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For investment managers, meeting wide-ranging regulatory reforms calls for balancing act

Comments / {{hitsCtrl.values.hits}} Views / Monday, 11 July 2011 00:00

There’s little argument in the global investment community that the raft of new regulatory reforms designed to address systemic risk, investor protection and governance are complex, overlapping and may have unintended consequences for the industry. The key to success will be leveraging them for advantage, according a new report from KPMG International.

The report, Evolving Investment Management Regulation- Meeting the Challenge, advises investment managers to begin now to navigate the varied pace and levels of regulation around the globe with new business models that can transform regulatory imperatives into catalysts for competitive opportunity and constructive outcomes.

At issue for the global investment management community is the set of multiple regulatory initiatives in various states of play across three key regions of the world – Europe, Asia Pacific and the Americas – reforms that impact retail distribution, product development, governance, alternative investments, capital markets and pensions. At the heart of the global reform is having the proper framework in place for risk and liquidity management and greater transparency, to ultimately regain investor confidence.

“The global investment management industry faces a period of unprecedented regulatory upheaval,” said Tom Brown, European head of investment management at KPMG in the UK. “There are an overwhelming number of overlapping, and even contradictory regulatory initiatives, at various stages of development globally. Investment managers are left to make sense of the patchwork of regulations which will inevitably lead to regulatory arbitrage with the telltale signs pointing strongly toward Asia, as Europe and the US become less competitive.”

 “While the industry recognizes the need for regulation, some of which is undoubtedly beneficial for the industry, the volume of regulation can be viewed as over-the-top as numerous unintended consequences have emerged,” added Mr. Brown. “The challenge is achieving the right environment for restoring investors’ trust while striking the correct balance between investor protection and commercial viability. It is undoubtedly a balancing act that can only be achieved if regulators engage in open and honest dialogue with the industry but there will inevitably be trade-offs.”

 “Understanding the totality of regulatory requirements and the strategic implications for a business is the key to put one ahead in the race,” Mr. Brown said.  “With the UCITS (Undertakings for Collective Investments in Transferable Securities) IV effective July 1 in Europe for example, we expect and hope that fund managers will take advantage of the opportunities that the optional requirements present under this reform.”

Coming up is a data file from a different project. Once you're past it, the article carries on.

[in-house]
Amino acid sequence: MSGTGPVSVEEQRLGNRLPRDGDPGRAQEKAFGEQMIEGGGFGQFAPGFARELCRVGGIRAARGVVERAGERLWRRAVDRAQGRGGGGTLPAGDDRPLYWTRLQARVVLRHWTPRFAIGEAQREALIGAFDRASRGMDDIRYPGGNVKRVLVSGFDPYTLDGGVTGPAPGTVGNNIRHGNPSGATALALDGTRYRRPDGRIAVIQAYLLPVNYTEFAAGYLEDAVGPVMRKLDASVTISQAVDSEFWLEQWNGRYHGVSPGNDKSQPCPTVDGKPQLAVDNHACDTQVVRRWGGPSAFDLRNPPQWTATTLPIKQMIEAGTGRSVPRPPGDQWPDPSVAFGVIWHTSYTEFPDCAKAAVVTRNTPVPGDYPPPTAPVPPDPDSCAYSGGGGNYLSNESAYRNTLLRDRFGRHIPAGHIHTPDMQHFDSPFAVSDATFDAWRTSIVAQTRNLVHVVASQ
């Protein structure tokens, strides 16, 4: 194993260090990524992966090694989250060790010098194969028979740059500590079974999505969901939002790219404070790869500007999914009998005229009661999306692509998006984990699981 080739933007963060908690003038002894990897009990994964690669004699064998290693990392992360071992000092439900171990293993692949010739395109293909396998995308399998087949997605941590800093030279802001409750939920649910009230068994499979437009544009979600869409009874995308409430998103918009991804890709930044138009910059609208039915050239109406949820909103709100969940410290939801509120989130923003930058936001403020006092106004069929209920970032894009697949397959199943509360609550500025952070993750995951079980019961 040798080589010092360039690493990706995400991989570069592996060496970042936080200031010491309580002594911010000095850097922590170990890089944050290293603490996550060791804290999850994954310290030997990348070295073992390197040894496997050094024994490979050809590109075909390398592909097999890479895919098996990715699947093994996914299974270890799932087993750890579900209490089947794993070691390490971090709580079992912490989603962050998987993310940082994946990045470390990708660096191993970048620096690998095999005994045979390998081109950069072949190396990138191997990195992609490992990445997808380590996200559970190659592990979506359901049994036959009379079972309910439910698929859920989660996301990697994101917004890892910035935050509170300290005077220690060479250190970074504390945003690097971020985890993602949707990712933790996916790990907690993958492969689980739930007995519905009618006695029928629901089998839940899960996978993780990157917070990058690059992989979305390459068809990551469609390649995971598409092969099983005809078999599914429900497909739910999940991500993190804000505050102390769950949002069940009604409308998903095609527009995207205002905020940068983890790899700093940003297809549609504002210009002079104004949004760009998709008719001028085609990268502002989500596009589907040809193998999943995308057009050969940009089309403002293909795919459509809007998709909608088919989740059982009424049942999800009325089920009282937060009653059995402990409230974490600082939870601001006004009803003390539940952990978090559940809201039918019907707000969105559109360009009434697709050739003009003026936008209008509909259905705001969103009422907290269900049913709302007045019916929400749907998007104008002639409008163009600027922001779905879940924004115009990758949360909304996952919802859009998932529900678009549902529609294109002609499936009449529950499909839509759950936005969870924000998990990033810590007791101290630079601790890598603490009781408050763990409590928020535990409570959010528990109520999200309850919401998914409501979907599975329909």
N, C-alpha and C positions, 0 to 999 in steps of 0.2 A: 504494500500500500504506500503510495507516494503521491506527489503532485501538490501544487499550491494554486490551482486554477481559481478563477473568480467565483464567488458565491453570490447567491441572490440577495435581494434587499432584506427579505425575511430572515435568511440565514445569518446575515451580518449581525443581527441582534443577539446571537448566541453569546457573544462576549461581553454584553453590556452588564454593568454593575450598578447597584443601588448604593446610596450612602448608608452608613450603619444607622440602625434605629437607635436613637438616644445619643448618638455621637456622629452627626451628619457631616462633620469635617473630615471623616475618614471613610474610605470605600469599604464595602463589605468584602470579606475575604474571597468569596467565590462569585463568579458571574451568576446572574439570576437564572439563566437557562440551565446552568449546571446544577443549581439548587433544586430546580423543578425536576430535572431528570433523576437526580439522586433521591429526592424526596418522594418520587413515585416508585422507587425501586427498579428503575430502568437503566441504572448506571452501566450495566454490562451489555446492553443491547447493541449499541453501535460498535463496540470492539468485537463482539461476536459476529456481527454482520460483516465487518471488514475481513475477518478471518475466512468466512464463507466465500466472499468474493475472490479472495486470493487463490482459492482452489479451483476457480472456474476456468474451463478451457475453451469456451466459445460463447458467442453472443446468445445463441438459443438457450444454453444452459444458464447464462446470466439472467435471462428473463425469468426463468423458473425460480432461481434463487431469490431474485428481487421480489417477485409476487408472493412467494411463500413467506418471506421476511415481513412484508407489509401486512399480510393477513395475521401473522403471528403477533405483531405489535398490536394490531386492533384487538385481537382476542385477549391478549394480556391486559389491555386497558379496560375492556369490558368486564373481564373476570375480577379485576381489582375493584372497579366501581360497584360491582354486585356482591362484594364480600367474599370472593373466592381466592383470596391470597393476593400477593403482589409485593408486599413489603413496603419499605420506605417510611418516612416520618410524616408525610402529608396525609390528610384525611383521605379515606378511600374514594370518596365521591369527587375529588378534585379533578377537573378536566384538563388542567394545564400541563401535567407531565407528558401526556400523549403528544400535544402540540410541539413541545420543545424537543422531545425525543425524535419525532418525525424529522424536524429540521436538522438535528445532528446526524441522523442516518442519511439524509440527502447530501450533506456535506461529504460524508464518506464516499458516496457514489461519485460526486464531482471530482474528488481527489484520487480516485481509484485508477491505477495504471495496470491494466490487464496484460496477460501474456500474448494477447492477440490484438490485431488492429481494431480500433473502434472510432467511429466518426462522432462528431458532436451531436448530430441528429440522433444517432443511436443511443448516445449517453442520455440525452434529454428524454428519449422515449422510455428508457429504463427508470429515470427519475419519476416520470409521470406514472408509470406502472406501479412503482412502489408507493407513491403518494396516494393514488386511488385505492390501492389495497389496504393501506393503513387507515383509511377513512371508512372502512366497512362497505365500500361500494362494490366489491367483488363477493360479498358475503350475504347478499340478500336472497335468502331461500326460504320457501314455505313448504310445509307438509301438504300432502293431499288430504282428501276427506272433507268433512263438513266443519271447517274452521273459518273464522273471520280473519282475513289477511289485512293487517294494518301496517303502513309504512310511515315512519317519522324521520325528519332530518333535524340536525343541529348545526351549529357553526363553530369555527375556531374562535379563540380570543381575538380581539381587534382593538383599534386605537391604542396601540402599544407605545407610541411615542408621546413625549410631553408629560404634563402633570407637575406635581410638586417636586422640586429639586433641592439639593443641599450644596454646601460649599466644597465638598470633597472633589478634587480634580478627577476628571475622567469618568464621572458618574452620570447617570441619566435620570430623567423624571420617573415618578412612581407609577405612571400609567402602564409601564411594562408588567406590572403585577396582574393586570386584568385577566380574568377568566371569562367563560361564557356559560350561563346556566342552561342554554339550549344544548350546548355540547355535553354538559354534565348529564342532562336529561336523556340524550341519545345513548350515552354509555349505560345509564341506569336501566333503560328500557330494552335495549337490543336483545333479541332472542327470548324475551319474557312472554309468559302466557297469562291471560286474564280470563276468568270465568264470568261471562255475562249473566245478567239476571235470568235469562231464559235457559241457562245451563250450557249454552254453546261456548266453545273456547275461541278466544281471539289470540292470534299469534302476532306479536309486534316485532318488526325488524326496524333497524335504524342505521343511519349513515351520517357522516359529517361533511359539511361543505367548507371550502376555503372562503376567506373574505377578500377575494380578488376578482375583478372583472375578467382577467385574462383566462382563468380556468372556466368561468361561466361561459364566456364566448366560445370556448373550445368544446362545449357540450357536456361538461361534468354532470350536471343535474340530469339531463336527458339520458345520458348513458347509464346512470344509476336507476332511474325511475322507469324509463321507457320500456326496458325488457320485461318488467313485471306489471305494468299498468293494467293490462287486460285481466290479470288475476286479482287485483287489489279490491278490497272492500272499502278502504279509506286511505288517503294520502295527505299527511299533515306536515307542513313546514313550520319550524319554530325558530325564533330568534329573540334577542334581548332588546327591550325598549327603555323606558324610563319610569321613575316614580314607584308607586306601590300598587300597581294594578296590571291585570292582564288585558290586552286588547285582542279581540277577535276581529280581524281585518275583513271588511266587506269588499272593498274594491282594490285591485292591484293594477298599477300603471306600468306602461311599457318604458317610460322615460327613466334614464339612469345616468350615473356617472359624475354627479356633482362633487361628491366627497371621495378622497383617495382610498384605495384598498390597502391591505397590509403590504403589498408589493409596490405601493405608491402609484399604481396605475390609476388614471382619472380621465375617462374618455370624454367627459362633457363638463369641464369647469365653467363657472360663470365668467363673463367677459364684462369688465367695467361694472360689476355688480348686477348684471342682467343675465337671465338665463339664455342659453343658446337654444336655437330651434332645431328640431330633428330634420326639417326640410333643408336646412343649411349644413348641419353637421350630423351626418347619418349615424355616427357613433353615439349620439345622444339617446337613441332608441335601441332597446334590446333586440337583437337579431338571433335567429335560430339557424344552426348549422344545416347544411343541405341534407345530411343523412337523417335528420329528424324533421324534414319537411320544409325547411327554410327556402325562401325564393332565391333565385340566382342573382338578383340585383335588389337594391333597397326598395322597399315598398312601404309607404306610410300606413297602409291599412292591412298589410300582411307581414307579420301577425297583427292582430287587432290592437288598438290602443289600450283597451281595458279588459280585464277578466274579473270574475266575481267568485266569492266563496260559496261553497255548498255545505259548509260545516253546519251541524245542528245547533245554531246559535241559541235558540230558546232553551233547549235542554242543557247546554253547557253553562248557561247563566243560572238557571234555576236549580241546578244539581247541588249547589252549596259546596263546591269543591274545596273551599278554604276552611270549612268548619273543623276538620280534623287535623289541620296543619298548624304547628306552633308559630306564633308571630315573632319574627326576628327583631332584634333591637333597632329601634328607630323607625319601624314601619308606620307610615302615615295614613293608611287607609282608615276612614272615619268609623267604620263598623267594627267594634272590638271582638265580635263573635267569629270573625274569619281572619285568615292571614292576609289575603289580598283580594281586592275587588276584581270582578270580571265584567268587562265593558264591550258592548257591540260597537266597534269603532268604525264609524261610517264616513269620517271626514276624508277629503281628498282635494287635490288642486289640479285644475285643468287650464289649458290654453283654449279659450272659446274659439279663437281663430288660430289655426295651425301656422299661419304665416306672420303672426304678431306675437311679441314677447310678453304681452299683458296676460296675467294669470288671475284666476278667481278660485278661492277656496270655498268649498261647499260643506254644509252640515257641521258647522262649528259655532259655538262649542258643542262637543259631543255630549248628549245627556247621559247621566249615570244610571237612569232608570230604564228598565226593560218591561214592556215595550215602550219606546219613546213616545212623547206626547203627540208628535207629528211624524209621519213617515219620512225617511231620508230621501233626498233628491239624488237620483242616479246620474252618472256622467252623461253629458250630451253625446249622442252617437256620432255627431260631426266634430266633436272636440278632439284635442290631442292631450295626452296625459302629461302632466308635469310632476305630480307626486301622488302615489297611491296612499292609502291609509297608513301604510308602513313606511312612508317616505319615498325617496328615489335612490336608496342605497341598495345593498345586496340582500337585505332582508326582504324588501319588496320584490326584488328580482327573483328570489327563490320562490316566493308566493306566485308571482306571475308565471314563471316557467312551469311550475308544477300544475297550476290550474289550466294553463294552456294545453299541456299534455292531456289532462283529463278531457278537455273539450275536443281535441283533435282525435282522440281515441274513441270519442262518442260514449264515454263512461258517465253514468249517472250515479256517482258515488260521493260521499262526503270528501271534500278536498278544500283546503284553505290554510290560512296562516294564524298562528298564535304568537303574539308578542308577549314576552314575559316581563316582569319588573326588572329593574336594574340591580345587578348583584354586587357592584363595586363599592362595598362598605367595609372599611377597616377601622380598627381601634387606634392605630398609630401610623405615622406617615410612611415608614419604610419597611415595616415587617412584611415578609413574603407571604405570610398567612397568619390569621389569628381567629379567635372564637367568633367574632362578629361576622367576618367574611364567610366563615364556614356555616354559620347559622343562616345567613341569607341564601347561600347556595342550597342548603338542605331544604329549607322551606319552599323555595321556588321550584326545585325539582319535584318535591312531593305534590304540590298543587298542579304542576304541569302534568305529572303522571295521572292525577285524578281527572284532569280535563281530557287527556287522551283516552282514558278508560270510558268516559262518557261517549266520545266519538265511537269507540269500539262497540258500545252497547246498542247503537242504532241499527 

The report examines the many overlapping regulatory initiatives facing the global investment management industry including PRIPS, UCITS IV, FATCA and AIFMD and offers regional perspectives from Europe, the US and Asia Pacific.

Asia Pacific

Investment management regulation remains fragmented in Asia, with regulators in the region taking widely different approaches in areas such as funds distribution and product regulation. Some regulators are focused on maintaining the stability of their domestic investment management industries, whereas others have placed more emphasis on attracting overseas investment managers. This results in a mixed outlook for investment management regulation in the region.


UCITS IV is the major focus for all European fund managers. As the implementation deadline approaches, fund groups are focusing on the mandatory elements rather than the optional changes which fund managers should be taking advantage of in order to generate further efficiencies. Tax is the primary obstacle blocking the path to creating a single European market through UCITS with further work required to ensure cross-border funds are successful and competitive.

Apart from UCITS, attention is focused on raising the bar on governance and the overall risk and control framework for investment managers as they navigate their way through the new regulatory environment.

The Americas

The report shows that almost a year after its enactment, the passage of the Dodd-Frank Wall Street Reform and Consumer Protection Act will result in the most comprehensive overhaul of regulation of financial markets since the Great Depression.

 “Technology and greater transparency have caused the investment management industry to become more global in terms of strategies and distribution,” said John Schneider, Advisory Partner and head of Investment Management’s regulatory practice at KPMG LLP in the US.

 “Although this global business approach has led to opportunity and growth, it remains uncertain whether global regulatory coordination will continue to lag and potentially impede access to certain regions or countries due to the competitive disadvantages created by increased regulation,” Schneider said.

During the financial crisis, the United States and other regulatory regimes continually voiced that regulatory reform must be a sustained and coordinated global effort. The rationale behind this goal, in part, was to ensure that regulation did not create a competitive disadvantage for one region versus another. With limited success in coordinating globally, the US and Europe at least appear to have enacted similar regulatory changes. At this point it remains unclear whether other regions and countries will follow suit.

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